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The Man Behind the Mask: Troy Timpano

Matt Mead Photography LLC

It’s Friday night, and the Erie Otters are home playing Oshawa, the team who eliminated them from the Robertson Cup finals two seasons ago. This time, however, the game is a rout in favor of Erie: six goals. On the Generals’ side of the scoreboard, a big zero rests as the final buzzer sounds. There’s a collective cheer from the crowd, and the Otters squad raise their sticks in salute to their fans. At the center of the team is Troy Timpano, the recently acquired goaltender from Sudbury, grinning widely; his shutout debut helped propelled his new team to victory, but his success hasn’t stopped there. Timpano, eighteen, is undefeated with the Otters this season, registering seven wins with a 2.14 goals-against-average and a .921 save percentage (as of 10/28/16). His presence in goal has been a key element to the Otters game this year with the departure of long-time starter Devin Williams.

“I had heard about the trade only, maybe, six hours beforehand,” Timpano says of the exchange between Sudbury and Erie. “So it was quick. Really quick. Obviously you’re kind of caught off-guard [ . . . ] I went to my goalie school, and I was actually on the ice with Jake Lawr, and on my way home I got a call saying, ‘It looks like they’ve come to a deal, and it’s with Erie.” At eighteen, being asked to pick up and move to a new city and make new friends is a daunting challenge; even some NHL veterans struggle with the transition. To Timpano, however, there was no doubt or question in his mind: he wanted to play for the Otters. “I knew the opportunity here would be awesome [ . . . ] I can’t deny my time in Sudbury was difficult with the whole rebuilding stage, so when I saw the opportunity [to play in Erie] I took it.”

Timpano was eligible for the 2016 NHL Draft, but after a difficult season with a Sudbury Wolves team that struggled past the goal crease, playing for an experienced and well-coached Otters team is a chance to prove he has what it takes to be a professional goaltender. He makes it clear that he has nothing but gratitude for Sudbury, however, the team who drafted him into the OHL and with whom he had spent the past three seasons. “It was definitely bittersweet. The last three seasons [my family and I] had built amazing relationships with everyone: coaches, teammates, the parents . . . [My parents] were happy for me, though. They saw the struggle in Sudbury. They felt bad; night in and night out I’d try my best, do whatever I can, and some nights it wouldn’t work out. That’s goaltending for you. As soon as they heard the trade, they–like me–saw the opportunity and said, ‘You know, Troy, it’s up to you.’ But they stuck by me.”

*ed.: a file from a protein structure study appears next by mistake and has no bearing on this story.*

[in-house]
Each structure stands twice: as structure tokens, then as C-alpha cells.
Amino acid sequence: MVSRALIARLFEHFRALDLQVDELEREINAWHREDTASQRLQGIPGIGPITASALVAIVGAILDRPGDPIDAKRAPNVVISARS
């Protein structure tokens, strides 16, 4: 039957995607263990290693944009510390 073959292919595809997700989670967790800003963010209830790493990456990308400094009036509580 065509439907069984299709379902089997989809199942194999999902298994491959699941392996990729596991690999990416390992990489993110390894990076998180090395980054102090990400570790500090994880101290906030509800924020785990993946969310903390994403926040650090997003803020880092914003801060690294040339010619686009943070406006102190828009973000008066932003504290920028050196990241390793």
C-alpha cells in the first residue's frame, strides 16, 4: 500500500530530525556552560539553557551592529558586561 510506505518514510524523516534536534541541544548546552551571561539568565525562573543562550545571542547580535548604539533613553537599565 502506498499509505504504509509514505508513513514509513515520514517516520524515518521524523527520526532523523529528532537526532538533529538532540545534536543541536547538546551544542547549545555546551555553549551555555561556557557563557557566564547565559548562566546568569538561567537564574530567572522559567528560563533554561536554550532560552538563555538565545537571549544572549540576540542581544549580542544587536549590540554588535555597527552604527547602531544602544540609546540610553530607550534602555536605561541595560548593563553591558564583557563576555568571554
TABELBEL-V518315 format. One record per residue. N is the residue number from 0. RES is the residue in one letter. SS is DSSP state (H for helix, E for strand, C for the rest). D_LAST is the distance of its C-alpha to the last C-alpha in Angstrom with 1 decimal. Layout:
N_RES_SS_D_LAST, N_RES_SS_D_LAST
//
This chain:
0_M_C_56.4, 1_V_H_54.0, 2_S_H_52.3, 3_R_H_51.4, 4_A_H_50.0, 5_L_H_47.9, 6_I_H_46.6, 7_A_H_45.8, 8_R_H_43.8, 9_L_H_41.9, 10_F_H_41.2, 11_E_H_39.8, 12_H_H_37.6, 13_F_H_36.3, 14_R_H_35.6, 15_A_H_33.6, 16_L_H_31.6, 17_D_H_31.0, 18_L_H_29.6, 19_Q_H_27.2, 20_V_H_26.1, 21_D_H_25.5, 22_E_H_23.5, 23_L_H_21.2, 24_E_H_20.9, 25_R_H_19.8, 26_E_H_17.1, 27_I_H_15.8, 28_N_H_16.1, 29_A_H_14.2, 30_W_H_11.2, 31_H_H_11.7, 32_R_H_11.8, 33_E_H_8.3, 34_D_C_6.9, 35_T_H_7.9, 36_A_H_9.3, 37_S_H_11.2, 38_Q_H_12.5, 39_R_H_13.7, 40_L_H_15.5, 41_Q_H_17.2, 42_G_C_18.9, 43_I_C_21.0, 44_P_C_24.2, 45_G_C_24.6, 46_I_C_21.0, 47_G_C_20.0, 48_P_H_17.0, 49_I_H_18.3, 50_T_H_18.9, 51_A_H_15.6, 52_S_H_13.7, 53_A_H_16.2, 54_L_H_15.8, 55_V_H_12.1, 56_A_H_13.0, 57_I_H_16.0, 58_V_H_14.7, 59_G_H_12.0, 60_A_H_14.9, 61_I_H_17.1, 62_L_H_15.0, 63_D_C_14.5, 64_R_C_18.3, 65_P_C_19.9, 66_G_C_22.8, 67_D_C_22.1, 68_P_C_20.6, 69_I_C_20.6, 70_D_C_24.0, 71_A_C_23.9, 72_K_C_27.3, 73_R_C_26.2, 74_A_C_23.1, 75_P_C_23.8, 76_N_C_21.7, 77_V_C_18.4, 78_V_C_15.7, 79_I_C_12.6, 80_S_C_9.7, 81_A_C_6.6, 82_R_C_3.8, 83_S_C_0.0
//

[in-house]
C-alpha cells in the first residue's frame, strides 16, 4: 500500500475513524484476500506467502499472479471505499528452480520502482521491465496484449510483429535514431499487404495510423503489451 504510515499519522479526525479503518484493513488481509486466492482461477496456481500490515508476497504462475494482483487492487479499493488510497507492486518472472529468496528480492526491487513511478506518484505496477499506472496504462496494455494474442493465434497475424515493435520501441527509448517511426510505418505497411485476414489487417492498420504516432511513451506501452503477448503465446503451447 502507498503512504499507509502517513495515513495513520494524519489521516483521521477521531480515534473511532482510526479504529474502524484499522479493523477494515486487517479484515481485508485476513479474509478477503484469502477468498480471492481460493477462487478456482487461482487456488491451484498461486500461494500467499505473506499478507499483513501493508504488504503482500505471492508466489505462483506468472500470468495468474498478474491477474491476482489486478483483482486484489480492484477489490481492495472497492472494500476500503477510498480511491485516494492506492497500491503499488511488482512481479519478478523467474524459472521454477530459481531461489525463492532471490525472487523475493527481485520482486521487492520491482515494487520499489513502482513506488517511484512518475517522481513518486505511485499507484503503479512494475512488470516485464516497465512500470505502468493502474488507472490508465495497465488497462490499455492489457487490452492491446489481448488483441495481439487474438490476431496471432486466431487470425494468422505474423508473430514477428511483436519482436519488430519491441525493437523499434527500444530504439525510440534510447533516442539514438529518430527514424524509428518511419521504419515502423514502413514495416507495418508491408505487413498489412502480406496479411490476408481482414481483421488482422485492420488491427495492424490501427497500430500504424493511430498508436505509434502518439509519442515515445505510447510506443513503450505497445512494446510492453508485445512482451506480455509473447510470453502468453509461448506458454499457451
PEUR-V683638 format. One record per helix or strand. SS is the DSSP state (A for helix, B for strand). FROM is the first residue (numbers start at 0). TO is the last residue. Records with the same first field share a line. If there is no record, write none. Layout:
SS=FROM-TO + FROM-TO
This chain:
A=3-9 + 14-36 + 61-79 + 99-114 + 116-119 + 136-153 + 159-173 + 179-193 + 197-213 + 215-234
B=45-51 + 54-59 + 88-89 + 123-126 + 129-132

On his success with Erie so far, Timpano says, “I’m fortunate to have the guys that I do on this team. They’re amazing. They’re a great hockey team with great coaching–with [Kris] Knoblauch, BJ Adams, and Wes [Wolfe]–so it’s such a well-structured team. Everyone’s been great night in and night out, and the team’s played awesome in front of me. It makes my job a lot easier.”

In the OHL, a league where goaltending is at a premium, the opportunity to play for an  Otters team with three-straight fifty-win seasons is a big one. “[The OHL] is the best league to play in if the route you want to go is to play in the National Hockey League. A lot of those years I just did everything I could to get drafted, and I had a good [pre-Draft] year–ended up being taken by Sudbury early [ . . . ] The most important thing as a goalie, especially young, is developing.”

On his developing style over the past seasons, Timpano continues: “I think as I’ve gotten older and I’ve developed, I’ve become more of an aggressive goaltender. I think a lot of it is mental toughness, in goaltending, especially when you get older [ . . . ] I love playing the puck, it’s actually been a big factor in my [game] as I’ve gotten older. The game is so fast, now, you have to help with your defense as much as you can, and they really appreciate it. The less time you spend in your zone, the better.”

It’s been a long time since Timpano was anything but a goaltender; so long ago he barely remembers anything about his days as a player. But he remembers how he started playing one of the most stressful positions in sports: “In house league [. . .] they alternate with the goalies when you’re really young. So equipment is being passed around, and my dad always said, ‘Do not put your hand up. Do not put your hand up. Whatever you do.’” He grins mischievously as he remembers, then laughs. “So he’s untying my skates one day and they ask: ‘Who’s next week’s goalie?’ And I looked at my Dad, who wasn’t paying attention, so I threw up my hand, and [coach] says ‘All right, Troy, you’re in!’ My dad turned around and [said], ‘What did you just do?’”

From that point on, there was no turning back. Timpano was a goaltender, though he said of his first game: “I didn’t like it. We ended up losing badly [. . .] But the next week, the goalie that was supposed to be there didn’t show up, so I had to go in net again. I ended up getting a shutout.”

He started his Otters season with a shutout, too; Now, in his fourth OHL season, Timpano projects to be an important piece in another Otters championship run. With former captains Connor McDavid and Dylan Strome, and defensive centerpiece Travis Dermott, now playing professionally, Erie’s play in the crease will be that much more important in order for the team to be successful.

Timpano doesn’t seem to mind this pressure, however. “It’s working out so far,” he says, his grin permanent.

 

by Caleb McLaughlin

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